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    When both estrogen and progestin are given to a patient for the treatment of osteoporosis the procedure is known as hormone replacement therapy. This has the advantage over estrogen replacement therapy (ERT) in that it helps to reduce the risks of endometrial cancer. Nowadays the use of bisphosphanates is normally prescribed for people suffering from osteoporosis alone. However under some circumstances the use of hormone replacement therapy to certain kinds of patients. The information below is gearded towards this group.

    It is usual that a woman will take an estrogen supplement everyday, and will take progestin for a 13 day period. This enables the user of the hormone replacement therapy to choose when her bleeding will occur. If the patient takes the progesterone from the first day of the month, then she will bleed in the middle of the month, whereas if she was to take the progestin later the month, then she will bleed at the end of the month.

    It used to be the case that women would take a break in their estrogen intake after the third week; this often resulted in the women getting symptoms that were related to the stoppage of the hormone; these included hot flushes, tiredness/insomnia and becoming irritable. As progestin will cut the risk of endometrial cancer regardless of whether estrogen treatment is stopped or not, it appears a little daft to stop the intake of the hormone.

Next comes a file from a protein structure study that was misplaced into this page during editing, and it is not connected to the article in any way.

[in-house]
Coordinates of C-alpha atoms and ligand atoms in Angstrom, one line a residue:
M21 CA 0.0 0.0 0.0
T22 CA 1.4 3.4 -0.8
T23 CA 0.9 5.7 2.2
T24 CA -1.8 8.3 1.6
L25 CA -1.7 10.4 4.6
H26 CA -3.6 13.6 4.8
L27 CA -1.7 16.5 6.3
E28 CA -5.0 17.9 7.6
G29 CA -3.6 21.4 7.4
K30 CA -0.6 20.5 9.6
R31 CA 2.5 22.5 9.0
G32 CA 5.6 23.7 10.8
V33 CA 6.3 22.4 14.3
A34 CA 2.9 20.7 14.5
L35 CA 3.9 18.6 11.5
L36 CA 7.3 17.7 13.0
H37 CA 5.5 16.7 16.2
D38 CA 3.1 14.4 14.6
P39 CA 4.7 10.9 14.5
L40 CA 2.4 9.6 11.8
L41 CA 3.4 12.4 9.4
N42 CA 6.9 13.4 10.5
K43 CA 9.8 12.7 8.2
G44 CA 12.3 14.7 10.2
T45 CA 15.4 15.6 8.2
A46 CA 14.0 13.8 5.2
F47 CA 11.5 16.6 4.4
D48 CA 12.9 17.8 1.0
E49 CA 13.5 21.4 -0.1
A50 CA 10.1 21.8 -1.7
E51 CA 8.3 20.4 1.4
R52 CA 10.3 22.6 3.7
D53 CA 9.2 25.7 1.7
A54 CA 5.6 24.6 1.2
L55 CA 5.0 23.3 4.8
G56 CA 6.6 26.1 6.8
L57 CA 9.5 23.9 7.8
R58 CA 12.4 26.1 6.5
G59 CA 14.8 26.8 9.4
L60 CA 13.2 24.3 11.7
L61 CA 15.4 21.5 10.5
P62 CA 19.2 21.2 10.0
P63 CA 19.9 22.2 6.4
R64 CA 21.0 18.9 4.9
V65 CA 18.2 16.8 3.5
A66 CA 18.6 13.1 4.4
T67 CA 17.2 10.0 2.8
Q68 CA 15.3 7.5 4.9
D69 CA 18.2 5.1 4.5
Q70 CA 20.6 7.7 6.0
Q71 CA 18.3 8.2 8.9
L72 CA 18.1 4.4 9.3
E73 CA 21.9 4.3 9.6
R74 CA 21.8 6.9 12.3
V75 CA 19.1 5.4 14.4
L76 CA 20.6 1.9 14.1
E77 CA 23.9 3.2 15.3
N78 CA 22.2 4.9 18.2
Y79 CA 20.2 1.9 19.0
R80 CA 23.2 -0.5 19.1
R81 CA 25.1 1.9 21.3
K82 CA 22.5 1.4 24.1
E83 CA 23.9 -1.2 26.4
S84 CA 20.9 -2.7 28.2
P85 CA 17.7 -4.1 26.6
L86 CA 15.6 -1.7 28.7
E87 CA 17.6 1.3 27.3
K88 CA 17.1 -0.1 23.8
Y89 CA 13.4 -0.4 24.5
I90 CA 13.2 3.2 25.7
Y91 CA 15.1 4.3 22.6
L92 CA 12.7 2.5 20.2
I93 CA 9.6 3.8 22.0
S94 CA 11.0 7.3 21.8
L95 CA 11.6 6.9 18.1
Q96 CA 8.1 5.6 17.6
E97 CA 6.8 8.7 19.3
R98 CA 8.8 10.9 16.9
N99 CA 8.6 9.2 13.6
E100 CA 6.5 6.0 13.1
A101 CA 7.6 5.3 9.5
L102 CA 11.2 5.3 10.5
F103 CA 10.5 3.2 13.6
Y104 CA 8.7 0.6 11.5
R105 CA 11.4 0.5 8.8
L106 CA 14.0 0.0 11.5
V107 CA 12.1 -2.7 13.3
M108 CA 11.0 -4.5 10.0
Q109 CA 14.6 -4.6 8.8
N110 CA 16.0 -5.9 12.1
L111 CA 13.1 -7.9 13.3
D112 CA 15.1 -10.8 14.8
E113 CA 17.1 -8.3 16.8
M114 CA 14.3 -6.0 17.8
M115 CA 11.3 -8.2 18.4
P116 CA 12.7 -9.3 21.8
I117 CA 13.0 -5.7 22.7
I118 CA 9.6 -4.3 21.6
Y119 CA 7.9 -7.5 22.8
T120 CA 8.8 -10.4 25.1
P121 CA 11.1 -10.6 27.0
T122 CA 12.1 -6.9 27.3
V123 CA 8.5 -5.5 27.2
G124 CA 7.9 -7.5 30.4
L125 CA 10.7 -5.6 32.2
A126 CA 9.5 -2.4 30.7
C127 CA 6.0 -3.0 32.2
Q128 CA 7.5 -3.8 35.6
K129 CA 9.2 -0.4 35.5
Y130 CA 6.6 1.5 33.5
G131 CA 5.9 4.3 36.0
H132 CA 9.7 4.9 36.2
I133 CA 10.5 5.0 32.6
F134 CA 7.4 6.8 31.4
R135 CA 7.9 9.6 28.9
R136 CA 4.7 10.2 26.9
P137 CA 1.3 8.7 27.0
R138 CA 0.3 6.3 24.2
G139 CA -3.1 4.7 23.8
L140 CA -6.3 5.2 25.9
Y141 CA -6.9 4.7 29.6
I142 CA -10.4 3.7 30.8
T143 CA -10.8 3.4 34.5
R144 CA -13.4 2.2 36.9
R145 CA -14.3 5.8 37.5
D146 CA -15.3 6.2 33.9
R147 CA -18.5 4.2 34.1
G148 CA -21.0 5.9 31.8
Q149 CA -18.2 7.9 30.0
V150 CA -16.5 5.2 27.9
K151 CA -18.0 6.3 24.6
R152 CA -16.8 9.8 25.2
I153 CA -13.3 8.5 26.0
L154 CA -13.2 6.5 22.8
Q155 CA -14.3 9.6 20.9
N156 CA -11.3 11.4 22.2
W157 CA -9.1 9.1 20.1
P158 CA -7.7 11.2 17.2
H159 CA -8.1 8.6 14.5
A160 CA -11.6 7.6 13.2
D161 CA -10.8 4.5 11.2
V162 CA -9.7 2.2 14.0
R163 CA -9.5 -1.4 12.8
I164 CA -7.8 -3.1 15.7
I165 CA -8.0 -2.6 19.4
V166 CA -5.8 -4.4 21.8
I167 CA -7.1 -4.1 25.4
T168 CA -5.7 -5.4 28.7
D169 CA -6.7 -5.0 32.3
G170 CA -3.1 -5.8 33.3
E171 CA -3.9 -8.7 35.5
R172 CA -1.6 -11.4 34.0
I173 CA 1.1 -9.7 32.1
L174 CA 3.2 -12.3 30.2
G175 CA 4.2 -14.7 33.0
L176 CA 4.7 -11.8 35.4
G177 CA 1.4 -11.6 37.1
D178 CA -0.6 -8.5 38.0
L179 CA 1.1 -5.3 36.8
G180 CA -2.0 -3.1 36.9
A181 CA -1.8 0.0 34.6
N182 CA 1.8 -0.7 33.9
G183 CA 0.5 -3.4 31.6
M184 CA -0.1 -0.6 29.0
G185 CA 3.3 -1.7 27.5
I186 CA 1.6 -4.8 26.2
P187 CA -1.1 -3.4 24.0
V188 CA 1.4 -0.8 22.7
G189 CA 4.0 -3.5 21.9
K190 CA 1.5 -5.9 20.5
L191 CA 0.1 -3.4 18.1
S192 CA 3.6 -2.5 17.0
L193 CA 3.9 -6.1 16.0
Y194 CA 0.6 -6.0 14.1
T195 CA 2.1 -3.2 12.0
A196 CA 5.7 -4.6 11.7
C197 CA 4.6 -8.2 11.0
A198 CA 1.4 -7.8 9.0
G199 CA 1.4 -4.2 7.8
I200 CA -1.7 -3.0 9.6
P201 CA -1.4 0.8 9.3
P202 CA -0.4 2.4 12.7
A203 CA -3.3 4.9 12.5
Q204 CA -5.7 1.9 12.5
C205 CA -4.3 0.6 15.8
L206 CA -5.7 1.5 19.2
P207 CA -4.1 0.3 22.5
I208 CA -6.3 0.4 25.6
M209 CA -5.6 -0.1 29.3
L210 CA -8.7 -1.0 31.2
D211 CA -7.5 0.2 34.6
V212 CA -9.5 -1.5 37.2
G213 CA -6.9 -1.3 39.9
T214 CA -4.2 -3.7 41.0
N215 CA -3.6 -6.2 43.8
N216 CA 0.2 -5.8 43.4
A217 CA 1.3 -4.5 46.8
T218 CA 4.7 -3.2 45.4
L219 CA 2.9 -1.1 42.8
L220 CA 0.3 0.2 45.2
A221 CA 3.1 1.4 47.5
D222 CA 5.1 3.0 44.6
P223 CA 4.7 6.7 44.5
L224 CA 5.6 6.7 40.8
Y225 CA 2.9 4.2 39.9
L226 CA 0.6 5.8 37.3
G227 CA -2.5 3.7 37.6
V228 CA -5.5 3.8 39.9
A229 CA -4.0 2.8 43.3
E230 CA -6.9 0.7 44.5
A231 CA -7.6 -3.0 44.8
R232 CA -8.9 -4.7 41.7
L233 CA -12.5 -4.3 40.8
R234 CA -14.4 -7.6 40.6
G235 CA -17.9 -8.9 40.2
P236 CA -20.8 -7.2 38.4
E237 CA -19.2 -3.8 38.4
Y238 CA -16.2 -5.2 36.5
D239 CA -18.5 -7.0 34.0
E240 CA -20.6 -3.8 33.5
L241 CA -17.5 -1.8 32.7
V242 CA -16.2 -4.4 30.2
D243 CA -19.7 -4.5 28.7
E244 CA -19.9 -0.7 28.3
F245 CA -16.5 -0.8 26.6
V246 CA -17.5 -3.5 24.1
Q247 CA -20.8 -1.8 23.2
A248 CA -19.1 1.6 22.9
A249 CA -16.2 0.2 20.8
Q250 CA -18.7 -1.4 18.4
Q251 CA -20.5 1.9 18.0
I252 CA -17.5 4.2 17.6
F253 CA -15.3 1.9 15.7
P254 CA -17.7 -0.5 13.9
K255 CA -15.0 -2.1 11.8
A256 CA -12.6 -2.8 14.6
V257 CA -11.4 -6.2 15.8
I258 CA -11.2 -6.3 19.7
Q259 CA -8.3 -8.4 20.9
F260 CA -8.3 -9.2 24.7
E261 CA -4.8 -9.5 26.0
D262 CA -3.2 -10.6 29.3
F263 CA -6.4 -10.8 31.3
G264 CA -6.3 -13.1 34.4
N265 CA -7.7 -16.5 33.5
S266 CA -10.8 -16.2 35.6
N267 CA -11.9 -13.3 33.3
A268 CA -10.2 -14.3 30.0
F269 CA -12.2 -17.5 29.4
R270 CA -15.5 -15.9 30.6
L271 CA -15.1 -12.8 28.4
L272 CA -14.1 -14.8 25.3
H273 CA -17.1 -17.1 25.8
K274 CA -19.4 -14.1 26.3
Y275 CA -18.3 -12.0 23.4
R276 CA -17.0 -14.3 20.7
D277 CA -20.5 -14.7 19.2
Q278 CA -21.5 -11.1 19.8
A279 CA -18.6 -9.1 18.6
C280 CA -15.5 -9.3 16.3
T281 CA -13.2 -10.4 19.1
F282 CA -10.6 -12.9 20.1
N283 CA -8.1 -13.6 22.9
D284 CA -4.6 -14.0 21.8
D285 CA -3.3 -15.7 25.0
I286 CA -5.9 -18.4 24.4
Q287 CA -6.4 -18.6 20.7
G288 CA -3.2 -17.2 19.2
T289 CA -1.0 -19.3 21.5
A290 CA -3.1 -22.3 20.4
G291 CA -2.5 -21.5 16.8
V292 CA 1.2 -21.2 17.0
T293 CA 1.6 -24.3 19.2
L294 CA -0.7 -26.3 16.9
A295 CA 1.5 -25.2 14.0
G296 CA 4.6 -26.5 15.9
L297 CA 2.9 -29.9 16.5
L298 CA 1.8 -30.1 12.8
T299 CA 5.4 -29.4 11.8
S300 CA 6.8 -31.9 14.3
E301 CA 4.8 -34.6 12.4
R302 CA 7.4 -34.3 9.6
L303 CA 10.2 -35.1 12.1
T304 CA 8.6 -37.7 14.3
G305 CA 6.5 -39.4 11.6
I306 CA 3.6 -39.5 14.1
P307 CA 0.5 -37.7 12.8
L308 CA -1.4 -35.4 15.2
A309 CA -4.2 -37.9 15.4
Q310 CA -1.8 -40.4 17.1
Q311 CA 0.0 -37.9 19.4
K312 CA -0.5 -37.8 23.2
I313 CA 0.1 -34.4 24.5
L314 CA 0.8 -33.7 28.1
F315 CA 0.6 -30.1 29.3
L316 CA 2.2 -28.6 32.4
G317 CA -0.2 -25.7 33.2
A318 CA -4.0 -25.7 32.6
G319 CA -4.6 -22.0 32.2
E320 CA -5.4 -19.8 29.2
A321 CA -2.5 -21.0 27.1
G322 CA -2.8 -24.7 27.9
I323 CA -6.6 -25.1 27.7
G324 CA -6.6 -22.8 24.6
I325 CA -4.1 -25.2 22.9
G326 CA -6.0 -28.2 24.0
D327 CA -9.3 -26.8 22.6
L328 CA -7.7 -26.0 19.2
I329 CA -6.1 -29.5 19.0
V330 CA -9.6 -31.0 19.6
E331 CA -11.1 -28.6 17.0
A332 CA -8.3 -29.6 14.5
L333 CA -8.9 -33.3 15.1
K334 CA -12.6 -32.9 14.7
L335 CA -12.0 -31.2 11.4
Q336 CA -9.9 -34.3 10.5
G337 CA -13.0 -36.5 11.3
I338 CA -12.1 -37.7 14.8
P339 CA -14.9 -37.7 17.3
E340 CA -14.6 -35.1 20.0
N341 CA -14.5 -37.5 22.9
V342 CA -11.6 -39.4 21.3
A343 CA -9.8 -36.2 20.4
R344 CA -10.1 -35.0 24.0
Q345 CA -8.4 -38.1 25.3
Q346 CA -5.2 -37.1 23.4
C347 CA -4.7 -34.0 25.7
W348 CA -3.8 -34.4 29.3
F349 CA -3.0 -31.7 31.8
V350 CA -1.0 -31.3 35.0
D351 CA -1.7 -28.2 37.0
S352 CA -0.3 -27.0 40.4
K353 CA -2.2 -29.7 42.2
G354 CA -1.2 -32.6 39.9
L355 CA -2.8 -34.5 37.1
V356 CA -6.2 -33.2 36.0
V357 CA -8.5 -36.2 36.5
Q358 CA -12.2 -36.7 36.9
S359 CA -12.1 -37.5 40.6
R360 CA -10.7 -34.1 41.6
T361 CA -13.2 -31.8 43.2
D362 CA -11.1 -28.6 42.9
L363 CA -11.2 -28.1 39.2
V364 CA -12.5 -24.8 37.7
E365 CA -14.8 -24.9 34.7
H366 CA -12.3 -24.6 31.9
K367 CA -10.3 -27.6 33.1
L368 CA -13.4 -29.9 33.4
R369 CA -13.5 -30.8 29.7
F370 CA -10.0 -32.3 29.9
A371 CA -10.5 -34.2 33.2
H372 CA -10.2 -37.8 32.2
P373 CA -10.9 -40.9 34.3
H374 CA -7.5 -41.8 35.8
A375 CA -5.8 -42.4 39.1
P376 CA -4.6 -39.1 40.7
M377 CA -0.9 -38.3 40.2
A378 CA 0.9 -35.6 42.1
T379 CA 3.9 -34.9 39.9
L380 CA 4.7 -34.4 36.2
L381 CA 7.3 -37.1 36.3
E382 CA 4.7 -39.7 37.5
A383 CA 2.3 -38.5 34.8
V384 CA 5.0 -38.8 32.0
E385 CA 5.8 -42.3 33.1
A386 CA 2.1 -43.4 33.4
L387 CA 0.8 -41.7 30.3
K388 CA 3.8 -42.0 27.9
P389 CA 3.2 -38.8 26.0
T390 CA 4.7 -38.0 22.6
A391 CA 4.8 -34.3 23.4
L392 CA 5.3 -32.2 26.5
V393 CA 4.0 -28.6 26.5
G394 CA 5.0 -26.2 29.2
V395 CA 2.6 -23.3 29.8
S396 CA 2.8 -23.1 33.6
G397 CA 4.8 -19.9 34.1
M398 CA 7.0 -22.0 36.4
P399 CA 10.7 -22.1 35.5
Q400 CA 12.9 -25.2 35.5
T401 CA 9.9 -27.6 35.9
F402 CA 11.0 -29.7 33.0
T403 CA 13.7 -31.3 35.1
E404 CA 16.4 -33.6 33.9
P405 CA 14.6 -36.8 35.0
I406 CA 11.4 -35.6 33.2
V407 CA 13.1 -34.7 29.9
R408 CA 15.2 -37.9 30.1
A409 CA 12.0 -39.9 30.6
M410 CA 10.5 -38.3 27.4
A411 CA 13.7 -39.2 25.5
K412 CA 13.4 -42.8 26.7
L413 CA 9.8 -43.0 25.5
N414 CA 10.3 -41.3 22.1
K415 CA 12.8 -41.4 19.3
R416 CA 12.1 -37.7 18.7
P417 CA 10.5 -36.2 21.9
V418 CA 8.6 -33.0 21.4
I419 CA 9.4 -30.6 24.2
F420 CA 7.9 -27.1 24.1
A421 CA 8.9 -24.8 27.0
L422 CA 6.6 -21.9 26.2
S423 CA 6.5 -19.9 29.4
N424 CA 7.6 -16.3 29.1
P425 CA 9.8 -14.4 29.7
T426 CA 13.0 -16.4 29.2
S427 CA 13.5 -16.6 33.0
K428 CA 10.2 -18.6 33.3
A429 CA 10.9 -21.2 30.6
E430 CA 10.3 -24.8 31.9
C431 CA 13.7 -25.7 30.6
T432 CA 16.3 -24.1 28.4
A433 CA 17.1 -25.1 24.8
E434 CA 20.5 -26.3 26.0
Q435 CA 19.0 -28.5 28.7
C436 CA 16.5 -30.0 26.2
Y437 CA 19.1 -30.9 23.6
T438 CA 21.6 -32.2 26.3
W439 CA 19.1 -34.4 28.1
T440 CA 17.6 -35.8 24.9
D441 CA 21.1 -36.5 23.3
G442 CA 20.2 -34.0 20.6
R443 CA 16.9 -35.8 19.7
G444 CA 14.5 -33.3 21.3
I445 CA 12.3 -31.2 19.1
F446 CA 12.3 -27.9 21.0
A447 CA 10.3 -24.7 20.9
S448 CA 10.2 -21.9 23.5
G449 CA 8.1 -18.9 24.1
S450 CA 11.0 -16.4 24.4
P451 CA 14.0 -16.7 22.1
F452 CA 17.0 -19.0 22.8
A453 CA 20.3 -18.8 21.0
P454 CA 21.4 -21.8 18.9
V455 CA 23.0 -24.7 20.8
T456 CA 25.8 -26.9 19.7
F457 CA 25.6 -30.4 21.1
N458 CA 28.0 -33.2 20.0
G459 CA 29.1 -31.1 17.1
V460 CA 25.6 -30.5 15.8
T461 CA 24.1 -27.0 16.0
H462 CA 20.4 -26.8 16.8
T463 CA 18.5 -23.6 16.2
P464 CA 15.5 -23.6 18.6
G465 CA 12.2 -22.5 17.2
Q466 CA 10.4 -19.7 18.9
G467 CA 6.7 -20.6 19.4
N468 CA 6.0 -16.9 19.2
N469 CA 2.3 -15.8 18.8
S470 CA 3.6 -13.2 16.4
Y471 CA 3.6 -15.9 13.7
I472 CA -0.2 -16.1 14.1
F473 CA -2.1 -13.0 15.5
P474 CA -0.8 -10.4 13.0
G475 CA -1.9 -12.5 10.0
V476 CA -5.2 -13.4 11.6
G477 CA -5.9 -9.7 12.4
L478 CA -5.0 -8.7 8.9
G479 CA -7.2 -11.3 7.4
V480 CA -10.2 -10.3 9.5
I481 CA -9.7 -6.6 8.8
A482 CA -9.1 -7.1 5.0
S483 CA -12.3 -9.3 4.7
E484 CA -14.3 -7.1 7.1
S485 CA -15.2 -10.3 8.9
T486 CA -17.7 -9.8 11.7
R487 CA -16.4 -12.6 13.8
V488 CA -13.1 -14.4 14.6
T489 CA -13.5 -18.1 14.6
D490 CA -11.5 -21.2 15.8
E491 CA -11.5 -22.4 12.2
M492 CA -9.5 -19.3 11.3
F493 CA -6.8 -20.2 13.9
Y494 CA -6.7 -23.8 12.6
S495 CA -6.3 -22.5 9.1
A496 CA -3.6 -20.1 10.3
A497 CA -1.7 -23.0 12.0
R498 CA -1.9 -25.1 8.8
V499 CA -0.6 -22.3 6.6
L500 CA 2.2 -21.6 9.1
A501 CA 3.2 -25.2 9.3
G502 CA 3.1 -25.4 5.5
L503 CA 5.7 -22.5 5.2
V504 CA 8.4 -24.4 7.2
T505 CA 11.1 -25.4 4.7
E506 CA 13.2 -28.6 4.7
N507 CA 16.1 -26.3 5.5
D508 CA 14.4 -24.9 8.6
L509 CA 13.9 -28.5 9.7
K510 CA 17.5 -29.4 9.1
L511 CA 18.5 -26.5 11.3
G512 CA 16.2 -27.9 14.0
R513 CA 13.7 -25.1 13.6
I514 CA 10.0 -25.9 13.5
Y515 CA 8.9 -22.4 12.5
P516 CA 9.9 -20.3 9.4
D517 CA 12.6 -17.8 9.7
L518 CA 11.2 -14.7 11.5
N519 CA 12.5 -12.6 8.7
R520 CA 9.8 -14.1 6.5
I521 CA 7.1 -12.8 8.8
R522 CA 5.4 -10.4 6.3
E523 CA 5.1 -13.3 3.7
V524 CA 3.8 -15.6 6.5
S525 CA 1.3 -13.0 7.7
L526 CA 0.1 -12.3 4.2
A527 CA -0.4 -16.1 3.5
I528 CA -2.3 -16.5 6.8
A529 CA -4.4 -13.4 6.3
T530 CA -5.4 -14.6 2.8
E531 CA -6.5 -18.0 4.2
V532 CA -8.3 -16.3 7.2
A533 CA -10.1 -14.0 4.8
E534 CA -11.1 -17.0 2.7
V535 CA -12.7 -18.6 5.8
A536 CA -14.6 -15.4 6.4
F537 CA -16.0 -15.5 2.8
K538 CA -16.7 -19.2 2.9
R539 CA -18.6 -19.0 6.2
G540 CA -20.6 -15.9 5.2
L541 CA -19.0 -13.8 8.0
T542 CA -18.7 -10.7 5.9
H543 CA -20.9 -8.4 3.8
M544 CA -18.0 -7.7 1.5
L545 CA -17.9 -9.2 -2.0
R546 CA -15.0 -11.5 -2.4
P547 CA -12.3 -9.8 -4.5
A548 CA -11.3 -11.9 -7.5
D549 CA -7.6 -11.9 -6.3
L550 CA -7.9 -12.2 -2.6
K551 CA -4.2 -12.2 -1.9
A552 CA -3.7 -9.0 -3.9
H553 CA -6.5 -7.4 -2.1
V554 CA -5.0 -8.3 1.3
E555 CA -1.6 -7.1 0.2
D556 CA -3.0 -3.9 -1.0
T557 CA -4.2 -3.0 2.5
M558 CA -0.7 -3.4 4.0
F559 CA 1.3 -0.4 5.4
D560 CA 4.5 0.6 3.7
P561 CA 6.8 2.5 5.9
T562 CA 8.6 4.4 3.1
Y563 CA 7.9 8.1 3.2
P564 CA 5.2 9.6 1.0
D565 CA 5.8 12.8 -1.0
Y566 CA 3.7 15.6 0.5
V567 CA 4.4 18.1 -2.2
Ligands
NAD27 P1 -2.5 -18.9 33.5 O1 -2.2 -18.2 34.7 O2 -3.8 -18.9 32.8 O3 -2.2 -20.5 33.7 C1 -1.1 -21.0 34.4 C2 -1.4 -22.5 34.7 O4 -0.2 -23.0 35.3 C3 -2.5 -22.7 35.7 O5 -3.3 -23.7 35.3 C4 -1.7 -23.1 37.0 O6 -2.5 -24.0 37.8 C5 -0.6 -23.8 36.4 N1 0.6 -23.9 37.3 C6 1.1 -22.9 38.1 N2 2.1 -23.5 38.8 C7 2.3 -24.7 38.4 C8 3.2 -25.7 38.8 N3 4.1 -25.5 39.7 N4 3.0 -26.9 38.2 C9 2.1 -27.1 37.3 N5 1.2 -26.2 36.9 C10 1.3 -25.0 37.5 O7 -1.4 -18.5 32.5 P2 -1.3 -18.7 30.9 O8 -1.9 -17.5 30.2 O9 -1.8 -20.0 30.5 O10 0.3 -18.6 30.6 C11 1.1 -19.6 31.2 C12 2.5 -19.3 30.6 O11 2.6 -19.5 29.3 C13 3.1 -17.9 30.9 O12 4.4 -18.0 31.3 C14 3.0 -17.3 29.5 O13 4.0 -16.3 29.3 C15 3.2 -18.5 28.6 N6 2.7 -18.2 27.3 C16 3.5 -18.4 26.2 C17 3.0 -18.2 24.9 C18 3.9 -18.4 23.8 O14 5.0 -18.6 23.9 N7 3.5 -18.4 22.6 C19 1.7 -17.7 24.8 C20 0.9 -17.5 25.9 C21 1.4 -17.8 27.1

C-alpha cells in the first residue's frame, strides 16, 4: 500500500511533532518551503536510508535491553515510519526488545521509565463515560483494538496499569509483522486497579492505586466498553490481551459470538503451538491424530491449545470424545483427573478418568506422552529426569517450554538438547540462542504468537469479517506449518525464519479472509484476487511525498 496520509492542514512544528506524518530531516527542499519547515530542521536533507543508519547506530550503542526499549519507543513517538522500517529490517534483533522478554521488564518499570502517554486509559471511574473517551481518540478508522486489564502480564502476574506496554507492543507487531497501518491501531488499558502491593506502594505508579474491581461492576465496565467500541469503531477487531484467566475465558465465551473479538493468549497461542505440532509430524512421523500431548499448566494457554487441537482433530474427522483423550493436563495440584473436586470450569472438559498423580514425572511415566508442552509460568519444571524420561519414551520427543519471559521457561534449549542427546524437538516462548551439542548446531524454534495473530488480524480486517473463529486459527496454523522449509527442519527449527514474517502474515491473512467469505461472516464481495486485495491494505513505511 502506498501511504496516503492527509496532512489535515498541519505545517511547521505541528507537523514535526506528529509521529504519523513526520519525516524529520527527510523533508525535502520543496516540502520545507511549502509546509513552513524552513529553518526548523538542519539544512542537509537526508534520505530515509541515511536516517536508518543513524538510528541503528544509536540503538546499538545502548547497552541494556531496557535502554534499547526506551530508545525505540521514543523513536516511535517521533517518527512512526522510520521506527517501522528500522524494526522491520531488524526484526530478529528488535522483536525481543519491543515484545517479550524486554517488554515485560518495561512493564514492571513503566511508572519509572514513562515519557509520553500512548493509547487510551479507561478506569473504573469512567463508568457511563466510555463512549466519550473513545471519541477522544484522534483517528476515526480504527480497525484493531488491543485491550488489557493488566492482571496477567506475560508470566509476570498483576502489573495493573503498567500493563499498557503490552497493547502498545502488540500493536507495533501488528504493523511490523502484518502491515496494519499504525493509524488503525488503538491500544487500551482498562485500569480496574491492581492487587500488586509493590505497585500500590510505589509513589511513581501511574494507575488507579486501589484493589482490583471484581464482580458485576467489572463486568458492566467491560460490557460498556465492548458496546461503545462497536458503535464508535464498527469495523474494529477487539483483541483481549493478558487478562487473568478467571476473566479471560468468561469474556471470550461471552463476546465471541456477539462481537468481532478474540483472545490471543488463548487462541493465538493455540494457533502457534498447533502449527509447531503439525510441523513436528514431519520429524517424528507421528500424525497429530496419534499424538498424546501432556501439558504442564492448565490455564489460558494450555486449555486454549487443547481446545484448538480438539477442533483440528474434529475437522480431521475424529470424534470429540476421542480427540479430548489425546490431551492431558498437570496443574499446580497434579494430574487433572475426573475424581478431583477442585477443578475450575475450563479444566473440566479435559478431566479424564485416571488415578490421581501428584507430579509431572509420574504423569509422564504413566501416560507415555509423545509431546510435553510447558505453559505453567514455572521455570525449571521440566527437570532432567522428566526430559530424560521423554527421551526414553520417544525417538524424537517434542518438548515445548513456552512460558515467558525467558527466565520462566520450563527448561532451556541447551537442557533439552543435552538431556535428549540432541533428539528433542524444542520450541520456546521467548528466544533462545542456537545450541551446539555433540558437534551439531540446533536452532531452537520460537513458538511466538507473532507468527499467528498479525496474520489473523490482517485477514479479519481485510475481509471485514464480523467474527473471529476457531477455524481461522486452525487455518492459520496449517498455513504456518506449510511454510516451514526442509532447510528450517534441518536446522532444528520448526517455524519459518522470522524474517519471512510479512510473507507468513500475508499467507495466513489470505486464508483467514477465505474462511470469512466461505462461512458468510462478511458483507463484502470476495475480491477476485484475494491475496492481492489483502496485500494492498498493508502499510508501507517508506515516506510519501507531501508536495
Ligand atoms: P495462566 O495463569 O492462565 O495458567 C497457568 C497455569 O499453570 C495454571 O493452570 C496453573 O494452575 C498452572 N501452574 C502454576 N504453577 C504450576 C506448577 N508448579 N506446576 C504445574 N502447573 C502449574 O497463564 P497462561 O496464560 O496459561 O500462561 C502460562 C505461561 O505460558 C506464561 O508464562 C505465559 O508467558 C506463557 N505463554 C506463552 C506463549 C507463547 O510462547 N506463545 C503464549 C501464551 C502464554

Continuous combined hormone replacement method

    Another way of taking hormone replacement therapy is known as the continuous combined method. In this method the user will take progestin everyday as part of her osteoporosis related hormone replacement therapy. Although the patient is likely to bleed at somewhat unpredictable times for a six month period when following the continuous combined method, there is a high chance that she will stop bleeding altogether after this period. This is because the endometrium no longer responds to the continuous supply of progestin. This reduces the likelihood of developing endometrial cancer dramatically.

    There are other methods of hormone replacement therapies involving estrogen and progestin, one of which is to take the progestin every three months, this is seen as a compromise between the intake of supplemental hormones and the risk of developing endometrial cancers as shedding of the endometrium will occur every three months. For women who have undergone a hysterectomy there is no need to take progestin as there is no risk of developing endometrial cancer.